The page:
With it being the middle of summer, many people are going abroad but also want to able to maintain their training whilst not at home. Over the last few years I have been aboard lots and have looked at a variety of different ways to carry on running, so I have complied here my best tips for when running when on holiday or abroad.
I have always found that the best thing to do when going abroad is to know exactly what there is around where you are staying. Now with the simple use of Google Earth and MapMyRun, you can effortlessly find and plan routes which you can run from where you are staying.
The best tool which I always use is MapMyRun, here you can plan and plot your route whilst seeing how far they are!
When I have been going anywhere that I haven’t been before, I will have a quick look on MapMyRun and find a simple block nearby which you can do laps around. This is always a good idea when in an unknown area so you can’t go too far astray and get lost.
One of the best things I have done abroad is sightseeing whilst running. Sometimes, the whole sightseeing trips can be very long and boring, going long distances just to look at something for 5 minutes. Instead of these long arduous trips, you can incorporate these visits into a nice steady long run around the city.
This is exactly what we did when in Paris last year. It is really easy to make a little route around back streets, taking in the culture and winding your way around to many of the best sights around. Here, in this case, we were able to go from places like the Notre Dame to the Place de la République very easily and see everything on a single 5km jog around the city.
Depending on where you are staying, sightseeing may not be an immediate option. However, easy runs of this fashion are great to explore and find new places which you wouldn’t have otherwise visited.
Find your local track:
Just as when you are planning ahead and looking to find good routes to go on, you may also be able to look for a running track itself. If you are more of a rack runner who wants to maintain some god spadework then this is a great option. Currently, I am in Barcelona and just by luck there happens to be a track nearby.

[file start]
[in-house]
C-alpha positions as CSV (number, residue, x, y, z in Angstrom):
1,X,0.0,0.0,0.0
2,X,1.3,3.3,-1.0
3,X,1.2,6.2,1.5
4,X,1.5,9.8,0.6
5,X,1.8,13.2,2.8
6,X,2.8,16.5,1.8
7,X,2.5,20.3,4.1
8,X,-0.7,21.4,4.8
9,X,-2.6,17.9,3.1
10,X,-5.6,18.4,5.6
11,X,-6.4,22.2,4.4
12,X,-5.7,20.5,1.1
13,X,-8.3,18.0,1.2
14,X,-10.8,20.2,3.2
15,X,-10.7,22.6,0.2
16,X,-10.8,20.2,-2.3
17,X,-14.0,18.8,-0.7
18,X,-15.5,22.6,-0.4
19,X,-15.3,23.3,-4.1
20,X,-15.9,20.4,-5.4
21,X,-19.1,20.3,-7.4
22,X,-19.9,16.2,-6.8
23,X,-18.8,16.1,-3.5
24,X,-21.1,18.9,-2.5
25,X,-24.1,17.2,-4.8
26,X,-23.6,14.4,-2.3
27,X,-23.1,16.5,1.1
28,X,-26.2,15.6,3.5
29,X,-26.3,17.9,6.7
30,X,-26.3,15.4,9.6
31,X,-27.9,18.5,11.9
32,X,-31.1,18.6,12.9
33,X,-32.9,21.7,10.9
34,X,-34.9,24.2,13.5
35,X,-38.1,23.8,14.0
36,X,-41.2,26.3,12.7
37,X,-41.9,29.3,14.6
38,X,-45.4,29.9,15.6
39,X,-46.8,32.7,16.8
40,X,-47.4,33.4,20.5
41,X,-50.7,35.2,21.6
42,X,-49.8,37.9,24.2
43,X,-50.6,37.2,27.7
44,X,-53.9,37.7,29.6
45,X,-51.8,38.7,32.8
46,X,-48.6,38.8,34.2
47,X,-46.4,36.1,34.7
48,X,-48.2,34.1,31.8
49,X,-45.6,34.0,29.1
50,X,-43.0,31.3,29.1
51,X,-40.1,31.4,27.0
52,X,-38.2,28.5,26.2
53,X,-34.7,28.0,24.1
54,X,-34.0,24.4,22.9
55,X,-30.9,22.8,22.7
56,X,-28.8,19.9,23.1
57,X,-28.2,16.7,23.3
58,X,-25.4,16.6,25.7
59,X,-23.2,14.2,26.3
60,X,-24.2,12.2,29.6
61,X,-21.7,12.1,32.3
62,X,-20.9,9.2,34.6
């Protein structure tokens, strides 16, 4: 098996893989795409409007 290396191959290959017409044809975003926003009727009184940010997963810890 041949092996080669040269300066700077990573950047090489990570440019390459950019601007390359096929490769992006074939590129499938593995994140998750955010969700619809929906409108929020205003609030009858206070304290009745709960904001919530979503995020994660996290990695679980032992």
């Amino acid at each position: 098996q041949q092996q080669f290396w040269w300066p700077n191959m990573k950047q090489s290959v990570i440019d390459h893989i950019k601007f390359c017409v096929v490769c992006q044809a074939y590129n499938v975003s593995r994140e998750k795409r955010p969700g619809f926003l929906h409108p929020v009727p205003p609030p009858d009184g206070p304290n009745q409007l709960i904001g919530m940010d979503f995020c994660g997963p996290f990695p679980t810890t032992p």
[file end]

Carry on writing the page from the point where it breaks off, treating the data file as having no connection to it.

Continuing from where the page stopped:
Normally, there will be a small fee which applies, however this will only be a couple of pounds. You may want to see if you can contact the track beforehand to see if they have any specific opening times. Whilst saying this, however it seems that many of the European ones are available all day round and there for public use which can be very useful if you want a quick and easy session.
Depending on where you are, you may have some access to a range of different surfaces to run on which you wouldn’t normally run on. Instead of neglecting them, I would try and incorporate these into your plans, not avoid them.
If you are on the coast in places such as Cornwall, runs along the beach, maybe on sandy roads are always good. Personally, I am not too put off from running on sand as many people are so if this is something you would like to try, give it a go! This is tough on the ankles, but it is always a different experience from the monotonous road running.
Now this isn’t exactly the best option, but if the weather is really bad, even too hot, like it is here in Barcelona, then treadmill running is always an alternative. As I wrote about before, this can be a good option if it is available to you, potentially saving you from running on hard roads.
Contact the local Club:
Looking to contact the local running club/ organisation near to where you staying is always a long shot but actually could come with great results. If you are able to do this successfully, it is a brilliant way to meet the locals of the place, along with getting inside knowledge into where you are.
One of my friends did this and was able to join in with the local club’s sessions down at their track, allowing his to gain a good insight into the way in which other people train and still keep up some high quality training.